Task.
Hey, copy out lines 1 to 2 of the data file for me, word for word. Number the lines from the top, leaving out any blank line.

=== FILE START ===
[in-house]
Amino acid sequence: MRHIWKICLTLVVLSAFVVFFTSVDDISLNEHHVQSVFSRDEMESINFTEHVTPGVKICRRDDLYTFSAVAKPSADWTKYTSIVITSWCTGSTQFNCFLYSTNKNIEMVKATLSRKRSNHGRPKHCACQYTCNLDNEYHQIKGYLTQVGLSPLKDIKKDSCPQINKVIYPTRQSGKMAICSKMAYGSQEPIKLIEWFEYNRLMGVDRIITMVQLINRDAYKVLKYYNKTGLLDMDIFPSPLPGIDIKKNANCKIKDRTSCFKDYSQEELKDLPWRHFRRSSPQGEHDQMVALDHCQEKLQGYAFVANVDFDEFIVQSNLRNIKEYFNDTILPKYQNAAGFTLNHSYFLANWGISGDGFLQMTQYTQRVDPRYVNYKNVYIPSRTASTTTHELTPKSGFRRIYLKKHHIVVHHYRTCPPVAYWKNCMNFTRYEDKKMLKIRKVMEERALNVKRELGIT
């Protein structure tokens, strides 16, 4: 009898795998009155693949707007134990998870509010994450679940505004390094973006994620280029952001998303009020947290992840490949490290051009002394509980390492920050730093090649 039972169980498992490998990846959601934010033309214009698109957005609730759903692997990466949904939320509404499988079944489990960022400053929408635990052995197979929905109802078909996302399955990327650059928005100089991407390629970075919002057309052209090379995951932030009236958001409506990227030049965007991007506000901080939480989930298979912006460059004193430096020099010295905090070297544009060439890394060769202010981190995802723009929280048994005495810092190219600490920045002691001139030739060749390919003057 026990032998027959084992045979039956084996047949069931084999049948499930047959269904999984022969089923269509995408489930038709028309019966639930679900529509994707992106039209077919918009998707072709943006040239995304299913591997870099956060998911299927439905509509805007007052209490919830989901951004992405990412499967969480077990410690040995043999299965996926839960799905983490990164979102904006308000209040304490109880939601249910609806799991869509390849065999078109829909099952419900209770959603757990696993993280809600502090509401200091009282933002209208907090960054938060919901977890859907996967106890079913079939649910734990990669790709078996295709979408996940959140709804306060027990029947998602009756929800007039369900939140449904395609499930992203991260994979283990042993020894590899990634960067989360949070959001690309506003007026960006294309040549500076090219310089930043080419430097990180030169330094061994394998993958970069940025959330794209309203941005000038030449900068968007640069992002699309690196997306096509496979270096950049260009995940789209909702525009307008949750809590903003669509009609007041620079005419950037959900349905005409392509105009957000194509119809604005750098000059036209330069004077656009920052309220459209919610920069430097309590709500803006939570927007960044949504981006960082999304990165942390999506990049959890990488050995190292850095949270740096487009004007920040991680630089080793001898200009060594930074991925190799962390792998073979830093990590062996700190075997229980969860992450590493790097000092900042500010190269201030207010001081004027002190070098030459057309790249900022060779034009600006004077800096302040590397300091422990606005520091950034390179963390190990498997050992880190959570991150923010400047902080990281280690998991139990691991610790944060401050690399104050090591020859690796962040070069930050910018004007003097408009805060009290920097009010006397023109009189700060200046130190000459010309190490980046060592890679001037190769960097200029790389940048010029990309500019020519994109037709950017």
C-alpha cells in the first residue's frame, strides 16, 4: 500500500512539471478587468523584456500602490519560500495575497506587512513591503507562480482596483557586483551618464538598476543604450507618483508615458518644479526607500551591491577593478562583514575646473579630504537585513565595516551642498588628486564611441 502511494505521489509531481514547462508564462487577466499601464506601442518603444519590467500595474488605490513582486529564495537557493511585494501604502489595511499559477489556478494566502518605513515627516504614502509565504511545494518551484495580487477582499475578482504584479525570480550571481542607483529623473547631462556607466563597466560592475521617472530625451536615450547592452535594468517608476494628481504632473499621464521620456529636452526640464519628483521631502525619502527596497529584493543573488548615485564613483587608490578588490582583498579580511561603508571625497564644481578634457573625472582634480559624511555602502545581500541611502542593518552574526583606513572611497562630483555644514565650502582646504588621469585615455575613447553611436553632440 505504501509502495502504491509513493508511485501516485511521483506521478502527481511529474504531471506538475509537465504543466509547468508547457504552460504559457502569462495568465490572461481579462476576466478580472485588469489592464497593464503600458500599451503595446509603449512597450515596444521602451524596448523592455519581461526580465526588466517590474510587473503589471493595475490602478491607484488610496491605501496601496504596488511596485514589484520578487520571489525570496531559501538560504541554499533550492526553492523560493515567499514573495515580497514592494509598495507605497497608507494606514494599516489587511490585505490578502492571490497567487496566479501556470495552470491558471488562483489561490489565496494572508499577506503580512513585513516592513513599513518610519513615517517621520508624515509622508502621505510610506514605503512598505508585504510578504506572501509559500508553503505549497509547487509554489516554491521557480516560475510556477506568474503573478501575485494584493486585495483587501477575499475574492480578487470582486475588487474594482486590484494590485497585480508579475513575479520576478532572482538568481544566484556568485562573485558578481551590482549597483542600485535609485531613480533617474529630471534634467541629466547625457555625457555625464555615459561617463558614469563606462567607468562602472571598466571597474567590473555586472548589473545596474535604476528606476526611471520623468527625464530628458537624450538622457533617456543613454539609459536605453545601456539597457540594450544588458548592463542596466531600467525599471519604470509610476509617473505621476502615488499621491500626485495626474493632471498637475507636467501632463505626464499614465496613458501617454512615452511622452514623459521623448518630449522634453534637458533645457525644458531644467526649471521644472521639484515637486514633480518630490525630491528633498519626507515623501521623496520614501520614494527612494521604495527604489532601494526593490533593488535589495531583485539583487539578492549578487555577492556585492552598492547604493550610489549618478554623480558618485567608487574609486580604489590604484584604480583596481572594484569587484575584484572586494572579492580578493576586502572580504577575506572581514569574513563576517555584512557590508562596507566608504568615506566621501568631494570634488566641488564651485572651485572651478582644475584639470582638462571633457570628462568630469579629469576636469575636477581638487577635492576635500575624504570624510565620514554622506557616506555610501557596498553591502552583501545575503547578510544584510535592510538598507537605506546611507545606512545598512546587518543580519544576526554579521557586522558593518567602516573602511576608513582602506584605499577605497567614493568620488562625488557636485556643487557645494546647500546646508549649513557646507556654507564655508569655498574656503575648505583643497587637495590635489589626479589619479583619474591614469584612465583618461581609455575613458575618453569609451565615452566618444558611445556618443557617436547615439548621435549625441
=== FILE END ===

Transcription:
[in-house]
Amino acid sequence: MRHIWKICLTLVVLSAFVVFFTSVDDISLNEHHVQSVFSRDEMESINFTEHVTPGVKICRRDDLYTFSAVAKPSADWTKYTSIVITSWCTGSTQFNCFLYSTNKNIEMVKATLSRKRSNHGRPKHCACQYTCNLDNEYHQIKGYLTQVGLSPLKDIKKDSCPQINKVIYPTRQSGKMAICSKMAYGSQEPIKLIEWFEYNRLMGVDRIITMVQLINRDAYKVLKYYNKTGLLDMDIFPSPLPGIDIKKNANCKIKDRTSCFKDYSQEELKDLPWRHFRRSSPQGEHDQMVALDHCQEKLQGYAFVANVDFDEFIVQSNLRNIKEYFNDTILPKYQNAAGFTLNHSYFLANWGISGDGFLQMTQYTQRVDPRYVNYKNVYIPSRTASTTTHELTPKSGFRRIYLKKHHIVVHHYRTCPPVAYWKNCMNFTRYEDKKMLKIRKVMEERALNVKRELGIT